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Betting on other players' hands26 January 2017
ANSWER: As long as the double down comes on a hand in which doubling is the correct basic strategy play, then yes, it is a profitable move to make up the difference when someone else doubles for less.
The hands designated as double down hand on basic strategy charts all are hands in which the player has an advantage and should take full advantage with the extra bet. Players win those hands more often than they lose.
Just be sure the dealer and the other player know exactly what you’re doing. Asking player and dealer, “Can I take the rest of that double?” before you push out you chip will do it. You might sometimes encounter a player who doesn’t want you in on his hand.
QUESTION: I’m new to craps, so please explain something. I noticed the table didn't have an odds box on the table for the pass bets (nor for the come bets, either). Is that common? Does that mean they don't offer the free odds? If I have to ask, is it a simple "$5 odds on pass/come," or how do I tell the dealer I want odds on pass/come?
ANSWER: It’s not at all unusual for a casino not to mark out separate spaces for free odds. The place where it notes available odds is the placard on one corner of the table that notes minimum and maximum bets and other conditions specific to that table. In an exchange of private messages with the reader, he verified the placard specified 10x odds. So free odds of up to 10 times the player’s pass or come wager were available.
When you want to bet free odds on a pass bet, you wait until a point is established, then place your odds bet behind your pass bet. When the dealer sees that bet backing your pass bet, he knows it’s an odds bet and words are unnecessary.
It’s a little different with come bets. There, you do have to give the dealer verbal information. Let’s say you have a come bet and the shooter rolls a 6. The dealer will move you come bet to the 6 box.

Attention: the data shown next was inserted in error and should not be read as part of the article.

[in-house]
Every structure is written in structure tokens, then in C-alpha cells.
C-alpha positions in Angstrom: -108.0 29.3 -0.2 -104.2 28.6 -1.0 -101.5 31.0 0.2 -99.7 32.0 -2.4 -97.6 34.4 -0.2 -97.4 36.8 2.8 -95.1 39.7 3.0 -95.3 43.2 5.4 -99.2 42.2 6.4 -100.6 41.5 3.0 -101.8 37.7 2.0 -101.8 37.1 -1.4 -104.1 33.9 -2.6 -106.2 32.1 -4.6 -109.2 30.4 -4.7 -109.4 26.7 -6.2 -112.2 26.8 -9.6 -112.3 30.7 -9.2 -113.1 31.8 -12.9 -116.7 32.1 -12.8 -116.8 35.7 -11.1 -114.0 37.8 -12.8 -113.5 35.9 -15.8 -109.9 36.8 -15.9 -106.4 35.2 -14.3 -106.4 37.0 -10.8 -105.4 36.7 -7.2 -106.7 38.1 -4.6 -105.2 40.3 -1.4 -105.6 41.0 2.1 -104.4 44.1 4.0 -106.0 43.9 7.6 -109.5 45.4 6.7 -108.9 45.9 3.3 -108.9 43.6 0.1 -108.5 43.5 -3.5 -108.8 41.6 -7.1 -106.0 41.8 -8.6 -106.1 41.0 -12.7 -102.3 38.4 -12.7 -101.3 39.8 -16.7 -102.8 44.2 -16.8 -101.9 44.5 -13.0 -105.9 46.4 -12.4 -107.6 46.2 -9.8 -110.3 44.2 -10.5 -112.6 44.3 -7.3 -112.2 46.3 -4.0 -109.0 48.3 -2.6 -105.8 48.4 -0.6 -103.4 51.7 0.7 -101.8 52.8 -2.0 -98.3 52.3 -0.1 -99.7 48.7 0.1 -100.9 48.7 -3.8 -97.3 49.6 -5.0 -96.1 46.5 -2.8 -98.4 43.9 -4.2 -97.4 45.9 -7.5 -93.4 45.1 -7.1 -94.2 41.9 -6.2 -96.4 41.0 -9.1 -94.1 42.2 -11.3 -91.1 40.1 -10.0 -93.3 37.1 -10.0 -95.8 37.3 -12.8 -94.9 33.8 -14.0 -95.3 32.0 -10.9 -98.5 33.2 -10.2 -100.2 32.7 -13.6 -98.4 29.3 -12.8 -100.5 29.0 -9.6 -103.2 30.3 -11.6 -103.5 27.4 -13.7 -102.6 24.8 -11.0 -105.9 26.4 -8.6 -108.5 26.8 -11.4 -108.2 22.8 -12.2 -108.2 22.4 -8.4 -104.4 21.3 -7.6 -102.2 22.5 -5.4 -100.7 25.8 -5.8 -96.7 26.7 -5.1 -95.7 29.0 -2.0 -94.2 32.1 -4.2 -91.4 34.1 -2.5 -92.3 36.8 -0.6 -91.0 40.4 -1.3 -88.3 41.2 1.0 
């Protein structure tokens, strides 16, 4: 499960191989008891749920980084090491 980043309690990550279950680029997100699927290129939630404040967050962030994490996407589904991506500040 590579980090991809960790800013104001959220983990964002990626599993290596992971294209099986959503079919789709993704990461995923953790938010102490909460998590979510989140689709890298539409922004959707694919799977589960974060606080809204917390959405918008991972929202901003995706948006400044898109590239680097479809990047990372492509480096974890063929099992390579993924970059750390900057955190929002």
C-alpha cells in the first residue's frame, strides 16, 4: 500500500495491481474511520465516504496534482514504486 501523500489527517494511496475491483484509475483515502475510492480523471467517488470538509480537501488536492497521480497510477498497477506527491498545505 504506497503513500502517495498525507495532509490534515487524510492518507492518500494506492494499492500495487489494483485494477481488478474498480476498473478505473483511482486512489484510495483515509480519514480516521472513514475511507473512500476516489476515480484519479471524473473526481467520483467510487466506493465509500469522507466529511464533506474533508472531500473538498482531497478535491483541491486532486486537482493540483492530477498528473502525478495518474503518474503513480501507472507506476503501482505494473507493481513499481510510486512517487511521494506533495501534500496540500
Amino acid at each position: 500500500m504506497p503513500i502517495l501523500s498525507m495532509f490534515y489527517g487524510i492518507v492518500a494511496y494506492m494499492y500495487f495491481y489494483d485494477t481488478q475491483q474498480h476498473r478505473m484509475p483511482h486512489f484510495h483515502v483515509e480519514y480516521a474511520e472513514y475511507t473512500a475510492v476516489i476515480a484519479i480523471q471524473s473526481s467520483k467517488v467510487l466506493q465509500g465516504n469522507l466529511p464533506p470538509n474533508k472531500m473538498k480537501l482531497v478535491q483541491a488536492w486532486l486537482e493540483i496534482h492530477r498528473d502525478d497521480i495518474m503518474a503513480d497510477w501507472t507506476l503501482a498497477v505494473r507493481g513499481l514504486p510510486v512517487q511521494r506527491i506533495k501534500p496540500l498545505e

You make a free odds bet by placing chips in the come box and telling the dealer, “Odds on my come” or “Odds on my 6.” The dealer then will move those chips to the 6 box, positioning them both to indicate your position at the table and which chips are the come bet and which are the odds.
That’s all business as usual. Free odds aren’t mentioned on the layout, but they’re available.
QUESTION: I told a co-worker I wouldn’t play 6:5 blackjack, and he said, “It’s not ideal, but blackjack still is the best game in the house.” Is that true?
ANSWER: Dropping blackjack payoff to 6:5 adds 1.4% to the house edge. Craps pass or come bets with odds have house edges of less than 1%, and baccarat bets on banker (1.06%) and player (1.24%) also have lower house edges lower than 1.4%.
And that’s just from that one rule. Most 6:5 blackjack tables have house edges higher than 2%, about in line with Three Card Poker ante-play (2.01%) and higher than many video poker games.
So no, 6:5 blackjack is not the best game in the house.
This article is provided by the Frank Scoblete Network. Melissa A. Kaplan is the network's managing editor. If you would like to use this article on your website, please contact Casino City Press, the exclusive web syndication outlet for the Frank Scoblete Network. To contact Frank, please e-mail him at firstname.lastname@example.org.
Best of John Grochowski